Bermuda grass requires at least 4 hours of sunlight daily to grow on a partially shaded lawn. Having large trees and buildings around a bermudagrass turf may mean it gets less sunlight exposure than it needs. Here’s how to know your bermuda grass is not getting enough sunlight:
The stems, shoots, and internodes of bermuda grass grown in areas without sufficient sunlight begin to grow longer. This abnormal elongation happens because the plant tries to grow toward the direction of the light.
Bermuda grass does not experience photosynthesis if grown in shaded areas, so it prioritizes vertical growth over lateral growth. As a result, you get a sparse lawn with bare patches that creates room for weeds like crabgrass and dandelions.
Low Resistance To Diseases
It is easier for bermuda grass in shaded areas to suffer from moss infestation, fungal disease, and root infection because dew settles on the leaves for longer. Limited sunlight also means the grass does not photosynthesize as much as it should, meaning it does not have the energy to resist pests and diseases.
Shade-Tolerant Bermuda Grass Varieties
There are different varieties of bermuda grass, but some are more shade-tolerant than others. Shade-tolerant bermuda grass varieties tend to have thinner leaves to facilitate photosynthesis, dense canopies to prevent the growth of weeds, and softer blades to accommodate more foot traffic. They also have a dense root system that stores the water and nutrients they need for healthy growth.
Here are some varieties of bermuda grass that have good shade tolerance:
TifGrand Bermuda Grass
TifGrand Bermuda Grass has the thinnest leaves of any bermudagrass variety and is one of the most shade-tolerant. It has a distinct dark green color due to its ability to tolerate shade and its high drought resistance. This bermudagrass variety also handles high foot traffic and produces very little seedhead.
Celebration Bermuda Grass
Celebration bermuda grass is a versatile variety of bermuda grass because it thrives in full sun and partial shade. It has broader leaves than TifGrand bermudagrass, but its soft texture and wear resistance make it a favorite for many sports turfs. Though Celebration bermuda grass is a newer variety, it is fast becoming one of the best options for people who desire a lush lawn.
Tifway 419 Bermuda Grass
Tifway 419 is a dense growing bermuda grass variety with a dark green color and fine texture. This shade-tolerant grass can also withstand long periods of drought and high foot traffic. It is suitable for home lawns, golf courses, and sports fields.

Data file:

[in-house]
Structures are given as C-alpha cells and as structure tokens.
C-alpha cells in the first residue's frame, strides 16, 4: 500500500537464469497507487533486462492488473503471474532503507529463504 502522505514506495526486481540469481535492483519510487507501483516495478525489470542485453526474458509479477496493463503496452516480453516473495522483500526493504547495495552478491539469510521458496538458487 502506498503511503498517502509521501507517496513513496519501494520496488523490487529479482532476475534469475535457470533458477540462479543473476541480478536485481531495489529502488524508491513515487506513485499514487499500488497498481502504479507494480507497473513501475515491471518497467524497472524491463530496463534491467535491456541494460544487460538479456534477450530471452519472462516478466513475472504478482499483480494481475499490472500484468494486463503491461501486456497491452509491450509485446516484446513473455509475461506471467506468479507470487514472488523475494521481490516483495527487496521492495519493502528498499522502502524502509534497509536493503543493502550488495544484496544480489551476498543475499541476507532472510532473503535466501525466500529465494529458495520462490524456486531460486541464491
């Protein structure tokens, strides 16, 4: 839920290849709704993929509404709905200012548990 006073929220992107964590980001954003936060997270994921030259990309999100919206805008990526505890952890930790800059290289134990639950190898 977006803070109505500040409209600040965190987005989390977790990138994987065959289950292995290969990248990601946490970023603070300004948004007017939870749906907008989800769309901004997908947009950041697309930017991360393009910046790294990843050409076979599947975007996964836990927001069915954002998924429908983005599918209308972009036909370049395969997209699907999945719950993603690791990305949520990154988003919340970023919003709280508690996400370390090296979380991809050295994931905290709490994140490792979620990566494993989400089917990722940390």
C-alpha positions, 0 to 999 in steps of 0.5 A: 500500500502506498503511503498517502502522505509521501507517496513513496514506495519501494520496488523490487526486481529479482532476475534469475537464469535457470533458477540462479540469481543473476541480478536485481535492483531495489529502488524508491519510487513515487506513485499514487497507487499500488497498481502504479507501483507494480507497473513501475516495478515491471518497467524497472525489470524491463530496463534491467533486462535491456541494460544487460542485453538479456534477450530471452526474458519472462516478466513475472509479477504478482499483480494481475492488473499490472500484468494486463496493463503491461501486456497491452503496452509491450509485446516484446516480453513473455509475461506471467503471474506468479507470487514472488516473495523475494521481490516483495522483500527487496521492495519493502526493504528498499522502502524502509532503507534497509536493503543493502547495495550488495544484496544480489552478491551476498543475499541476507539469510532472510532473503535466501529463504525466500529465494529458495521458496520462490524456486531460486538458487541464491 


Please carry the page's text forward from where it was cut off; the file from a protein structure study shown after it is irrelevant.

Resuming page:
Discovery Bermuda Grass
Discovery bermuda grass is not only known to be shade tolerant; it is also known for its slow vertical growth rate. It is soft to the touch, wear-tolerant, and can survive during droughts. One factor that sets this bermuda grass variety apart from others is its distinctive dark blue-green color.
ST-5 Bermuda Grass
ST-5 is a variety of bermuda grass scientifically modified to give the best results, even under complete shade. This variety has a shade tolerance of up to 90%, making it the most shade-tolerant bermuda grass commercially available. However, the downside of growing ST-5 bermuda grass is that it grows slowly and does not spread as much as other varieties.
Shade-Tolerant Bermuda Grass Alternatives
Bermuda grass does not thrive in shaded areas, but you can try other grasses that do not require much sunlight. Cool-season grasses like fine fescue are great for your lawn if it receives a significant amount of shade. Perennial ryegrass is another cool-season turf grass that can be a suitable alternative to bermuda grass.
However, you may be growing bermuda grass because you need warm-season grass that can withstand hot weather conditions that turn cool-season grasses dormant and brown. Here are some warm-season bermuda grass alternatives that can withstand shady conditions better.
St. Augustine Grass
St. Augustine grass is a suitable alternative to bermuda grass because it requires less than 4 hours of daily sunlight exposure. It has broader leaves than bermuda and is also more coarse. A St. Augustinegrass lawn stays green during summer months and adapts well to varying soil and climate conditions.
Zoysia grass is another alternative to bermuda grass. It has fine leaf blades, attractive color, and can withstand heavy foot traffic. However, it grows slowly in shady conditions, and you may have to take steps to stop it from being overtaken by weeds.
Can Bermuda Grass Grow In Shade Summary
In this article, we have established that bermuda grass grows in shaded areas but at a slower rate than those in areas with much sunlight. We also discussed how shade affects bermuda grass, how you can care for bermuda grass grown in shaded areas, and how to know if your bermudagrass lawn is not getting enough sunlight.
We have also recommended some shade-tolerant varieties of bermuda grass and alternative grasses that thrive on a shady lawn. These grasses require low maintenance and are a better option than the bermudagrass varieties that experience poor growth in shady spots.
Have you learned something from this article? You can also help others learn by sharing it with friends and save them the stress of unsuccessfully growing bermuda grass in shaded areas.
Meet Mattias Jonsson, the head of content at RainSaucers. Passionate about gardening and water-related topics, he’s dedicated to providing expert information and resources to help improve your home, health, and wallet. Learn from his research and experience.